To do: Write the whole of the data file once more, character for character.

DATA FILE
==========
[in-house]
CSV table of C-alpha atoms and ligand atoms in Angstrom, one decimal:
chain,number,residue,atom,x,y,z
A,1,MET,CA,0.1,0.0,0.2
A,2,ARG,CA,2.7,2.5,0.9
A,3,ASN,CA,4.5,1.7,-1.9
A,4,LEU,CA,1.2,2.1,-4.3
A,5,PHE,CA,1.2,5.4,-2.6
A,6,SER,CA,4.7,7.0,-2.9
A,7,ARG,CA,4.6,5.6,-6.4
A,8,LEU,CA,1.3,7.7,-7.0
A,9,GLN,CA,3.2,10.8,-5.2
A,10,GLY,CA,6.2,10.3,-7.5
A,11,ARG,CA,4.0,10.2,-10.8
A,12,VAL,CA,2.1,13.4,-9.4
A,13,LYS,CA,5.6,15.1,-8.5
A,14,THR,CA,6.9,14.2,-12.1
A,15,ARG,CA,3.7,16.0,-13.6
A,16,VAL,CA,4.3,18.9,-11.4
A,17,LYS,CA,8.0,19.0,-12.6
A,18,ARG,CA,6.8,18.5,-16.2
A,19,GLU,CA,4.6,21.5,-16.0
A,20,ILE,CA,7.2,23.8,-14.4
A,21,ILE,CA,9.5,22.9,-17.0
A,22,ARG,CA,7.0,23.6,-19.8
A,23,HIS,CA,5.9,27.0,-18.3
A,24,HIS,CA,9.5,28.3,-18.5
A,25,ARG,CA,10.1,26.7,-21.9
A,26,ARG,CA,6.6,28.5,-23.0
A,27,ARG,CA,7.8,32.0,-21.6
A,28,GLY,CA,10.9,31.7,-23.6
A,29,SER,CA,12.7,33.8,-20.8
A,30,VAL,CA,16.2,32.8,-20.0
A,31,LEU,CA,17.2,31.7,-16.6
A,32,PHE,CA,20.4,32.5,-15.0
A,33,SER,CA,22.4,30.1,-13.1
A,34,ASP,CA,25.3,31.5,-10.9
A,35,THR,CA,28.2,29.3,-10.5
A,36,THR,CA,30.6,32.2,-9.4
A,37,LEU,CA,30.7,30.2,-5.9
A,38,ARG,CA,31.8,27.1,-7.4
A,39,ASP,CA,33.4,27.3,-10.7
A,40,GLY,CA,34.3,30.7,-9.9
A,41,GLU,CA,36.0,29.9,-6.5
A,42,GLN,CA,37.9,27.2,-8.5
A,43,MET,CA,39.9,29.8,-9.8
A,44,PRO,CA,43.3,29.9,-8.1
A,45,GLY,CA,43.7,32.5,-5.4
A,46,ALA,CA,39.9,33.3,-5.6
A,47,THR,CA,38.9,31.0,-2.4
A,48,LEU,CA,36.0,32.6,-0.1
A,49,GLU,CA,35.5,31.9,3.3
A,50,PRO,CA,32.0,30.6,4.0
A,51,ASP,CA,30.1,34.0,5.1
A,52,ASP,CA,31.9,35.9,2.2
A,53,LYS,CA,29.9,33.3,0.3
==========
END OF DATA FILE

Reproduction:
[in-house]
CSV table of C-alpha atoms and ligand atoms in Angstrom, one decimal:
chain,number,residue,atom,x,y,z
A,1,MET,CA,0.1,0.0,0.2
A,2,ARG,CA,2.7,2.5,0.9
A,3,ASN,CA,4.5,1.7,-1.9
A,4,LEU,CA,1.2,2.1,-4.3
A,5,PHE,CA,1.2,5.4,-2.6
A,6,SER,CA,4.7,7.0,-2.9
A,7,ARG,CA,4.6,5.6,-6.4
A,8,LEU,CA,1.3,7.7,-7.0
A,9,GLN,CA,3.2,10.8,-5.2
A,10,GLY,CA,6.2,10.3,-7.5
A,11,ARG,CA,4.0,10.2,-10.8
A,12,VAL,CA,2.1,13.4,-9.4
A,13,LYS,CA,5.6,15.1,-8.5
A,14,THR,CA,6.9,14.2,-12.1
A,15,ARG,CA,3.7,16.0,-13.6
A,16,VAL,CA,4.3,18.9,-11.4
A,17,LYS,CA,8.0,19.0,-12.6
A,18,ARG,CA,6.8,18.5,-16.2
A,19,GLU,CA,4.6,21.5,-16.0
A,20,ILE,CA,7.2,23.8,-14.4
A,21,ILE,CA,9.5,22.9,-17.0
A,22,ARG,CA,7.0,23.6,-19.8
A,23,HIS,CA,5.9,27.0,-18.3
A,24,HIS,CA,9.5,28.3,-18.5
A,25,ARG,CA,10.1,26.7,-21.9
A,26,ARG,CA,6.6,28.5,-23.0
A,27,ARG,CA,7.8,32.0,-21.6
A,28,GLY,CA,10.9,31.7,-23.6
A,29,SER,CA,12.7,33.8,-20.8
A,30,VAL,CA,16.2,32.8,-20.0
A,31,LEU,CA,17.2,31.7,-16.6
A,32,PHE,CA,20.4,32.5,-15.0
A,33,SER,CA,22.4,30.1,-13.1
A,34,ASP,CA,25.3,31.5,-10.9
A,35,THR,CA,28.2,29.3,-10.5
A,36,THR,CA,30.6,32.2,-9.4
A,37,LEU,CA,30.7,30.2,-5.9
A,38,ARG,CA,31.8,27.1,-7.4
A,39,ASP,CA,33.4,27.3,-10.7
A,40,GLY,CA,34.3,30.7,-9.9
A,41,GLU,CA,36.0,29.9,-6.5
A,42,GLN,CA,37.9,27.2,-8.5
A,43,MET,CA,39.9,29.8,-9.8
A,44,PRO,CA,43.3,29.9,-8.1
A,45,GLY,CA,43.7,32.5,-5.4
A,46,ALA,CA,39.9,33.3,-5.6
A,47,THR,CA,38.9,31.0,-2.4
A,48,LEU,CA,36.0,32.6,-0.1
A,49,GLU,CA,35.5,31.9,3.3
A,50,PRO,CA,32.0,30.6,4.0
A,51,ASP,CA,30.1,34.0,5.1
A,52,ASP,CA,31.9,35.9,2.2
A,53,LYS,CA,29.9,33.3,0.3